Angelman Syndrome

How has Angelman Syndrome Changed Liam's Life?

Liam was born approximately six weeks early and was a little on the small side (5lbs, 3 oz). At approximately two months of age, he started throwing up everything he ate (at that time, breast milk). He would eat and then almost immediately vomit everything. After taking him to the hospital (the first of many, many visits), they advised us to switch him to formula, since he was losing weight rapidly and to come back in a week. A week later, he was still losing weight (now down to 4 pounds), and went through several x-rays, upper-GI exams, etc, and was diagnosed with having severe reflux. He went in for surgery for Pyloric Stenosis, basically tightening up the valve at the top of his stomach to attempt to control the vomiting.

Shortly after the surgery, Liam was still yo-yoing with his weight, and we were getting (even more) concerned for his health. It was at this time that we were told (subtly) that Liam's prognosis for a long life might not be a good one. If you're a parent, you can imagine what it's like to face the prospect of your child possibly dying. If you're not, there just arent' any words in any language to describe it.

To make a long and ongoing story shorter, Liam went through several different types of medications in an attempt to control the reflux. After discovering that the Hospital for Sick Children put Liam on a drug that could potentially kill him or give severe side effects (Cissipride), not to mention a drug that was specifically not recommended for children under the age of two, we took him off the drug (which was not helping him in the least) and the hospital put him on a GJ tube (A tube that goes through the side of his belly and into his intestine in order to feed him with a pump). Within days of that operation, Liam started gaining weight and looking a lot better. (He's now fed both orally and via G-Tube, which goes through the side of his belly and into his stomach). (Updated: At the age of seven, Liam has been off the GJ tube for about three years and eats normal foods, though with his hands - he does not have the fine motor control required to use tools like a fork or spoon) On a side-note, Cissipride has since been made illegal to use in Canada and the US due to a couple of hundred deaths attributed to this horrible drug.

Today, at just over three years of age, Liam is developmentally six months old. He laughs and smiles a lot (typical for Angelman kids), and can roll over and bum-scoot backwards across the floor, but can't sit up, walk or talk.

He has since had the G-tube removed (just after his third birthday) and can eat orally. He still throws up a lot more than normal children do. One of the regular expenses of raising Liam is literally the replacement of pyjama tops and bed linens from being ruined from the vomit (and all the washing they go through because of it)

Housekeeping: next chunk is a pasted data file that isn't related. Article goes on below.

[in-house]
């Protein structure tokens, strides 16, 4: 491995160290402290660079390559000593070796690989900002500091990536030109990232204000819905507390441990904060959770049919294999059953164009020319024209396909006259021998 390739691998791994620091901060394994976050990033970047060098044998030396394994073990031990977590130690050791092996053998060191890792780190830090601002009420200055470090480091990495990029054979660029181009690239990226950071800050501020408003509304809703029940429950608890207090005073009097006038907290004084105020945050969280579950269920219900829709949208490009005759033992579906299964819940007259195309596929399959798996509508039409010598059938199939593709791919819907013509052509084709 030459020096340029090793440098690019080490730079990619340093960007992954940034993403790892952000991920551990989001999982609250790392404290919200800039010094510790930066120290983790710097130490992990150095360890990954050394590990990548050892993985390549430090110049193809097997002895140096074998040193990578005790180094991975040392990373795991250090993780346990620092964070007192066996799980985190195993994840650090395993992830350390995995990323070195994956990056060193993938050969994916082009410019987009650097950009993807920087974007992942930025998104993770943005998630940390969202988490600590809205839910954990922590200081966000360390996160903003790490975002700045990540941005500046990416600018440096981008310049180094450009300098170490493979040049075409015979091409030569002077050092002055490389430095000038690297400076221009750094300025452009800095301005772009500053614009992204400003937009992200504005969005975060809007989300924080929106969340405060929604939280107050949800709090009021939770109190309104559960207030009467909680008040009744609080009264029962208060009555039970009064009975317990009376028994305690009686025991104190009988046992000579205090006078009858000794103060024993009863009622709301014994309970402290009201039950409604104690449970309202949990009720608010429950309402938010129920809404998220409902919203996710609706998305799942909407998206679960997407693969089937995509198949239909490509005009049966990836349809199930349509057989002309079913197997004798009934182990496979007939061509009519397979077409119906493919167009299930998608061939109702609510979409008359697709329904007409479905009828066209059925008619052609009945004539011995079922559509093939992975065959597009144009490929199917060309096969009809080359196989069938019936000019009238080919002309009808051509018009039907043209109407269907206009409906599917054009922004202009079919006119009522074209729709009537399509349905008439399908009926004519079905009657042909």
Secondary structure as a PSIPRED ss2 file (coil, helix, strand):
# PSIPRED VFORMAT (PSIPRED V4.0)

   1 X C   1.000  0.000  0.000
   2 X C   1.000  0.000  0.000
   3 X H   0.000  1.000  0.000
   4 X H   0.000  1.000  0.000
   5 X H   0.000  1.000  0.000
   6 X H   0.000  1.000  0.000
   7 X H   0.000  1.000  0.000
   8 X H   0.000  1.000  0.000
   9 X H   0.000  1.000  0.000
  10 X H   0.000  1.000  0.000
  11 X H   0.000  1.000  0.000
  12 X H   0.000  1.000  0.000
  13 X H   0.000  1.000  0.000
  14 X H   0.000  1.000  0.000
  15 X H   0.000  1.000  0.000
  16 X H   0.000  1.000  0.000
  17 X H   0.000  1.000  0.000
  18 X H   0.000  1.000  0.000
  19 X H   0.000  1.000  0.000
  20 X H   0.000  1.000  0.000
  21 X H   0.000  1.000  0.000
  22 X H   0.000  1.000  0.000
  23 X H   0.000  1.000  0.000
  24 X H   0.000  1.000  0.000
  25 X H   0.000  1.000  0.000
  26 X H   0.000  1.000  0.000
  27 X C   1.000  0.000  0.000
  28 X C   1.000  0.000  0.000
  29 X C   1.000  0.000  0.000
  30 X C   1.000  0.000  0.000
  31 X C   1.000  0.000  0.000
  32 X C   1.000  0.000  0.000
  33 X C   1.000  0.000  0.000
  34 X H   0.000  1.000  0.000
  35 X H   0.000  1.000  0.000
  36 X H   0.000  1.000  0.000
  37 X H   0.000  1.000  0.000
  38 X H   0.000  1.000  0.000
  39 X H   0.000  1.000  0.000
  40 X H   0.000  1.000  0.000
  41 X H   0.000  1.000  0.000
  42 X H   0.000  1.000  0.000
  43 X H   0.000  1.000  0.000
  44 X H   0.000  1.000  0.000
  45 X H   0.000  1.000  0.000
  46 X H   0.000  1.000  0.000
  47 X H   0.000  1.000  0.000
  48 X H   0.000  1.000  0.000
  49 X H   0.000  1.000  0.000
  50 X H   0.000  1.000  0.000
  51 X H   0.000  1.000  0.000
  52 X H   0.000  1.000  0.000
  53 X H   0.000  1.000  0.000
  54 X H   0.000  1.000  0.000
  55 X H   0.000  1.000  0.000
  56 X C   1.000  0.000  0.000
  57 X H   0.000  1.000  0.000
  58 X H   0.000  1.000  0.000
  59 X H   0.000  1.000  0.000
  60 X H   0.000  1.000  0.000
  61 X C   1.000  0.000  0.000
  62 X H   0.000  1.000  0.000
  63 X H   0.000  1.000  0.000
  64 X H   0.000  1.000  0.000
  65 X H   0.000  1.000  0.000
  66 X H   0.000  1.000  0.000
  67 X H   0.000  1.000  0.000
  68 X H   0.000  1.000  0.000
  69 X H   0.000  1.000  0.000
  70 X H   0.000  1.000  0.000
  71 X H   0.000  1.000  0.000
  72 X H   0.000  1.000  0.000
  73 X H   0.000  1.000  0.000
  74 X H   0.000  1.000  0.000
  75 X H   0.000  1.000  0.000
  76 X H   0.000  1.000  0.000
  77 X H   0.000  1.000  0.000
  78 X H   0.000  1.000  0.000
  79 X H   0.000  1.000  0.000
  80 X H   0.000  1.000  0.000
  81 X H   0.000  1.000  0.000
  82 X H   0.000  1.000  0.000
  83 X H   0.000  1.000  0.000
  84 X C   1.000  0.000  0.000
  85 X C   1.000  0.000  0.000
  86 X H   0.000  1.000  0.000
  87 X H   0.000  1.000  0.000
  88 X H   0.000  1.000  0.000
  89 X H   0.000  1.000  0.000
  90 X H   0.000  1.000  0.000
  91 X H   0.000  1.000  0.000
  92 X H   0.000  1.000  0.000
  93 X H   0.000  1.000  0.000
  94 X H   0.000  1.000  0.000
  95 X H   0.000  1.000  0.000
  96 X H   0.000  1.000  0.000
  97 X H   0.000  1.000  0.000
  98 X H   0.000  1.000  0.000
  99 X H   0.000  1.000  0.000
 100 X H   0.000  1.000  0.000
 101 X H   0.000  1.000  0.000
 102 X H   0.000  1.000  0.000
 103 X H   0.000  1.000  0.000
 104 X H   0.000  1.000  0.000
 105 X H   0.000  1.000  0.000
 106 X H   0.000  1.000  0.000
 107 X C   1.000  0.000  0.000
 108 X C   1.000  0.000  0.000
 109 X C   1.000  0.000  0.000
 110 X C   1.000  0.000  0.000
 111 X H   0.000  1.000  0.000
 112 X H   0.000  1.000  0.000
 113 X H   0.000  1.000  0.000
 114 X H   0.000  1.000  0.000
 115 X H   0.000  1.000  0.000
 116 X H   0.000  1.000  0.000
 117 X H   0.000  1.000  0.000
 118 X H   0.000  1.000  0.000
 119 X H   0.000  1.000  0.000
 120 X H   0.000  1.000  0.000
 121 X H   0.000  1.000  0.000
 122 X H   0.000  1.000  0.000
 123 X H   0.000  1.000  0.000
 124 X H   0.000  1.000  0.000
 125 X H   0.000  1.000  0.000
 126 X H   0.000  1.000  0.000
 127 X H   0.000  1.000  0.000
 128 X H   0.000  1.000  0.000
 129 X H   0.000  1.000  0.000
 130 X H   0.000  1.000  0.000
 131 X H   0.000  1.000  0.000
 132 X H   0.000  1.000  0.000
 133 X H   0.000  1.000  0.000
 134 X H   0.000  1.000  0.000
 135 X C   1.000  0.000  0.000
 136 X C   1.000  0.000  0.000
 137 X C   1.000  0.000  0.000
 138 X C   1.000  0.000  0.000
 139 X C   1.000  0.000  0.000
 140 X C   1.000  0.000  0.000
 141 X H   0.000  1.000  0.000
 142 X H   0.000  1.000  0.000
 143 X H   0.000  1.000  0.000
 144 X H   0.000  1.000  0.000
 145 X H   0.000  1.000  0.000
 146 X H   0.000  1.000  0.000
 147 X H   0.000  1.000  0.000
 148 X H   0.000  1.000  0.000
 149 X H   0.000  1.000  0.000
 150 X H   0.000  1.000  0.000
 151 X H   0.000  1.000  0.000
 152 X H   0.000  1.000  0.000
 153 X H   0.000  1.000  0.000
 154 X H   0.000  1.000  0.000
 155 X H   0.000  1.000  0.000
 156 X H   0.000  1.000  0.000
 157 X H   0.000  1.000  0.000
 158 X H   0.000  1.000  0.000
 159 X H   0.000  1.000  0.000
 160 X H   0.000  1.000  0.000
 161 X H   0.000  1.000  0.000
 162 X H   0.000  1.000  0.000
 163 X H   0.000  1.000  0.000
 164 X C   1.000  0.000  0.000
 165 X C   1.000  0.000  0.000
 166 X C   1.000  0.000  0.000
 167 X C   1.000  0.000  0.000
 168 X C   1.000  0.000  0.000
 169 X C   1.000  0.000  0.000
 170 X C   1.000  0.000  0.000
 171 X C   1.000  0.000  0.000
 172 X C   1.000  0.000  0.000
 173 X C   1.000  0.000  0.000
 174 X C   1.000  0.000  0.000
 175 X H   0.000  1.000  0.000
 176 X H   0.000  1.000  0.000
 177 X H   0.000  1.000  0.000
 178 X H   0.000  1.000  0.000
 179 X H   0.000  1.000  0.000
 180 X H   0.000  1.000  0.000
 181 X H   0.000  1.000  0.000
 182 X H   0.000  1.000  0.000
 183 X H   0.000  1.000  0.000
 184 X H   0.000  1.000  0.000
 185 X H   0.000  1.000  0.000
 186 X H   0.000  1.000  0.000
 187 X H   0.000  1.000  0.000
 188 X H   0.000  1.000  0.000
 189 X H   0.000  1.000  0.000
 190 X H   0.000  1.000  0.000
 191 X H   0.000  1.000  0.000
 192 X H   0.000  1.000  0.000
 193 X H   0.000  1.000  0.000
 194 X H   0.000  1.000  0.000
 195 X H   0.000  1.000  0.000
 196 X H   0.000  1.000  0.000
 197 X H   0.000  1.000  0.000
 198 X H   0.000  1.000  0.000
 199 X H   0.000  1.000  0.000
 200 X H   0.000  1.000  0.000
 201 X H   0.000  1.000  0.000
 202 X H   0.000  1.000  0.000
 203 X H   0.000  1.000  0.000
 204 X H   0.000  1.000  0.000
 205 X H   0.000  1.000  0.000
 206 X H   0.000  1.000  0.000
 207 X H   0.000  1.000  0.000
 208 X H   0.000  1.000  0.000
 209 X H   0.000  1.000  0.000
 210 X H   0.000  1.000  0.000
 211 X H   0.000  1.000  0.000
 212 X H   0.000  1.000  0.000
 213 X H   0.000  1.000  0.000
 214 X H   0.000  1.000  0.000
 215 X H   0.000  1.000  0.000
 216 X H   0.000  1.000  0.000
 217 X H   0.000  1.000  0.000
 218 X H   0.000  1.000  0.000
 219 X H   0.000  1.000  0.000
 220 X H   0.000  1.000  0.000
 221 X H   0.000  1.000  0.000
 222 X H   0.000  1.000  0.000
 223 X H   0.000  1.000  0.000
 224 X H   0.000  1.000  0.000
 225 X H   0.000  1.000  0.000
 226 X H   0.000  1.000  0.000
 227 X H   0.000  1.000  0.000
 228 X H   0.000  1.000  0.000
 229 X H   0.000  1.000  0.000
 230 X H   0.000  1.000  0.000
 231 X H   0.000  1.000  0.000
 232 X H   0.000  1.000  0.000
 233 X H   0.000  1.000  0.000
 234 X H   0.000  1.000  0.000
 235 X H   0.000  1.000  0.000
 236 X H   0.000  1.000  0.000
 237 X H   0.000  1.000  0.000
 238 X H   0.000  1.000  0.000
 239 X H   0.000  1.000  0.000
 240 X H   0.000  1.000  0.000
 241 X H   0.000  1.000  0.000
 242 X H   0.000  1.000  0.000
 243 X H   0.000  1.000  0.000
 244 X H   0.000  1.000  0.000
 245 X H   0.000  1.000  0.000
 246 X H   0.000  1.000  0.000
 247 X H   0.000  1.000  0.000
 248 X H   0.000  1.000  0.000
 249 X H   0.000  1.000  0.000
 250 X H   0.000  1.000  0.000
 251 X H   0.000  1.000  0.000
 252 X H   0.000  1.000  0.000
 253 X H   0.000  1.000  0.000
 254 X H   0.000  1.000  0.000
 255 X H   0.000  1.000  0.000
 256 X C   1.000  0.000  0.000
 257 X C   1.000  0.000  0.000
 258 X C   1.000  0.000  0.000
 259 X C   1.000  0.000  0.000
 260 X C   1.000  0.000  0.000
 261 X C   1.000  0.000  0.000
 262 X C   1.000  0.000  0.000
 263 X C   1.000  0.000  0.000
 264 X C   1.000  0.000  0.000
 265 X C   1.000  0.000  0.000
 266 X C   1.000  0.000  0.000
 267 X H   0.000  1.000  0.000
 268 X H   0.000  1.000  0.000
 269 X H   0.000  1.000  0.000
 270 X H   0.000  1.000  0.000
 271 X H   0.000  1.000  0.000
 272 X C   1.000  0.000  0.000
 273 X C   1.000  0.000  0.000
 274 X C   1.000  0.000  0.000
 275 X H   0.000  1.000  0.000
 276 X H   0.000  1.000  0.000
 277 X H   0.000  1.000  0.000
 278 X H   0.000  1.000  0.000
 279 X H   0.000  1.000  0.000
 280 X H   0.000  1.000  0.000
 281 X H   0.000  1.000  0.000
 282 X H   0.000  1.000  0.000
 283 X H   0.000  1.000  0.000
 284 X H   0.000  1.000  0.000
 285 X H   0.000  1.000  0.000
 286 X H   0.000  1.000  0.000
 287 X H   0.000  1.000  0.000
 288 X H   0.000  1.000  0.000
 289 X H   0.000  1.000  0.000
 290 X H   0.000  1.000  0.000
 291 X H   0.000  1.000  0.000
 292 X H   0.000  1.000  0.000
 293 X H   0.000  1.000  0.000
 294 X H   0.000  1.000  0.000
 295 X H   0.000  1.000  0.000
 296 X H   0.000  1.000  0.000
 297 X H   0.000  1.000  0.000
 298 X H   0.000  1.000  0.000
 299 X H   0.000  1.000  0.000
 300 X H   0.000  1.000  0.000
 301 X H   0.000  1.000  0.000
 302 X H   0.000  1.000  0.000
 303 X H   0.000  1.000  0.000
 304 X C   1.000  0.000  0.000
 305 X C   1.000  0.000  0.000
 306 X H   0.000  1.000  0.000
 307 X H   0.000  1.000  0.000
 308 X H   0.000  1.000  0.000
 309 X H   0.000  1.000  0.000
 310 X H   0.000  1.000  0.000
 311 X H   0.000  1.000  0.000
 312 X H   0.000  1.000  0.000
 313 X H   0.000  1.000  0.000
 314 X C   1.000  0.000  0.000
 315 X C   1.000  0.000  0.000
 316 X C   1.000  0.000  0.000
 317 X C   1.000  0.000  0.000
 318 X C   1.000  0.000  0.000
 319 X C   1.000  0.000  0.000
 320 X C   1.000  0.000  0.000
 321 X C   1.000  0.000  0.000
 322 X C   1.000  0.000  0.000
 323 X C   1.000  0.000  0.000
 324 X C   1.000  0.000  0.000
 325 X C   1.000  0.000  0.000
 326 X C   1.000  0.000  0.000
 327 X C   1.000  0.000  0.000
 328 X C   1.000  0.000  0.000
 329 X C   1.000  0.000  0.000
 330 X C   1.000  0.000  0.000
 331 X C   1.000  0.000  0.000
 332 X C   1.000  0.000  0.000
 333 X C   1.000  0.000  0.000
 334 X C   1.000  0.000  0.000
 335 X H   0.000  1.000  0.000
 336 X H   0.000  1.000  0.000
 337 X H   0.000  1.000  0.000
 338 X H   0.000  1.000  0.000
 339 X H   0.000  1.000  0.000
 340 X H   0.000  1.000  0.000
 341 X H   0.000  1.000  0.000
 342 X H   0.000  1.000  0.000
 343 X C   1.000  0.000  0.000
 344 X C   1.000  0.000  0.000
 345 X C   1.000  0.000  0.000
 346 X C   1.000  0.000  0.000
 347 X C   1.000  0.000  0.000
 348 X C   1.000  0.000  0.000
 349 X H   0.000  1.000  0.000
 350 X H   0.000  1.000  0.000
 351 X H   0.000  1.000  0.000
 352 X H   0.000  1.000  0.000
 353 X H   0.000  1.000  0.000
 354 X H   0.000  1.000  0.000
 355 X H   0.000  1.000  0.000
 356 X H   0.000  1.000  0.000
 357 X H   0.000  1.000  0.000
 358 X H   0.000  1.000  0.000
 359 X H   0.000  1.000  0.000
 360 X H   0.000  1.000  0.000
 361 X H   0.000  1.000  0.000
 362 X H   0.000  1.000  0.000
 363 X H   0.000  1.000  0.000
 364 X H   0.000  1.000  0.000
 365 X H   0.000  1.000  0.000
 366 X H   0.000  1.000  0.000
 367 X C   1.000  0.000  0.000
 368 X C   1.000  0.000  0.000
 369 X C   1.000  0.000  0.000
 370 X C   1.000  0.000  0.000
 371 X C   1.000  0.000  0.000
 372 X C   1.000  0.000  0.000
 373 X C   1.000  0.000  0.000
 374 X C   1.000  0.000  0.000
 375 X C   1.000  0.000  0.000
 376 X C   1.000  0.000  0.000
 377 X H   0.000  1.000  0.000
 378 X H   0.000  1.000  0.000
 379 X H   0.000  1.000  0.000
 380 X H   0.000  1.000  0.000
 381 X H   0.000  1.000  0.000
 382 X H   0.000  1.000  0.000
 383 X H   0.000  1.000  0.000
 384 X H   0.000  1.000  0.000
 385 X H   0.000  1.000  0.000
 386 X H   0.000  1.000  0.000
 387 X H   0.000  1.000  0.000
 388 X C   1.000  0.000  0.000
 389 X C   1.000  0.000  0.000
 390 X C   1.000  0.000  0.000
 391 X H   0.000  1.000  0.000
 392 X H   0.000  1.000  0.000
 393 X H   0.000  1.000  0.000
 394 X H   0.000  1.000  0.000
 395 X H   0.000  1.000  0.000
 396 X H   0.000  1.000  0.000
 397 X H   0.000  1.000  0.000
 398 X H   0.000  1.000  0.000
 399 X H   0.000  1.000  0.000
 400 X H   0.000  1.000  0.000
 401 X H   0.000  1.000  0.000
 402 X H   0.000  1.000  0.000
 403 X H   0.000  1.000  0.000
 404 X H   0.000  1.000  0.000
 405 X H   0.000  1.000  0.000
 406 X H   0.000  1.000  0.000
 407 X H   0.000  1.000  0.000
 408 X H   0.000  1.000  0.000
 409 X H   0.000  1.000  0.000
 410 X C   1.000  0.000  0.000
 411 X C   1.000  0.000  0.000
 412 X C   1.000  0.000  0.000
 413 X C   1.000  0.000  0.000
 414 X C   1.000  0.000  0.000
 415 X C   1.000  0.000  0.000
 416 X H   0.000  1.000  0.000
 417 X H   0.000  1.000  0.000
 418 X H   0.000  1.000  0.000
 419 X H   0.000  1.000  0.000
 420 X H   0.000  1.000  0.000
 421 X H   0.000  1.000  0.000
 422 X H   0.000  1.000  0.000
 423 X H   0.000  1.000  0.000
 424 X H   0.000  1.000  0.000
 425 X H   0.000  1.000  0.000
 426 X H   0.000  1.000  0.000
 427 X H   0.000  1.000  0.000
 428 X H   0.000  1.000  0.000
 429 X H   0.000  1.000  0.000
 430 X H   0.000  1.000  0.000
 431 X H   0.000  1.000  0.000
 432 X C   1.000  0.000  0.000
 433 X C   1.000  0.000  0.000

Update: June, 2005: Liam is now six years old, almost seven! He can sit up, crawl, pull himself to standing and furniture cruise. He still doesn't talk at all, he vomits far more often than a child his age, but no where near how much he did three years ago. He does have seizures from time to time, but they are so infrequent and short that he's not medicated for them (The side-effects of seizure medications are unpleasant, to say the least). Liam is just finishing up his last year of kindergarten and will be going into a mix of grade one/kindergarten next year, thanks to the wonderful, amazing teachers and staff of Beachburg Public School, who came up with this program to both give Liam the greatest benefit of school, as well as avoiding having him sitting still for too long and interrupting his classmates when/if he got upset. Liam goes to school with a one-on-one EA (Educational Assistant) who is with him constantly. Liam can not be left alone in a school environment, for his health and safety.

Updated June 2006 Liam is now seven years old and his developmental age is still between 12 and 24 months. He can crawl, pull himself to standing and furniture cruise, but cannot stand independantly or walk. He has a wheelchair and many physio-therapy contraptions for his legs and heel cords, which are tightening up and will eventually require surgery. Liam is in a kindergarten/grade one split class in our village and has been blessed with peers, teachers and EA's that treat him like gold.

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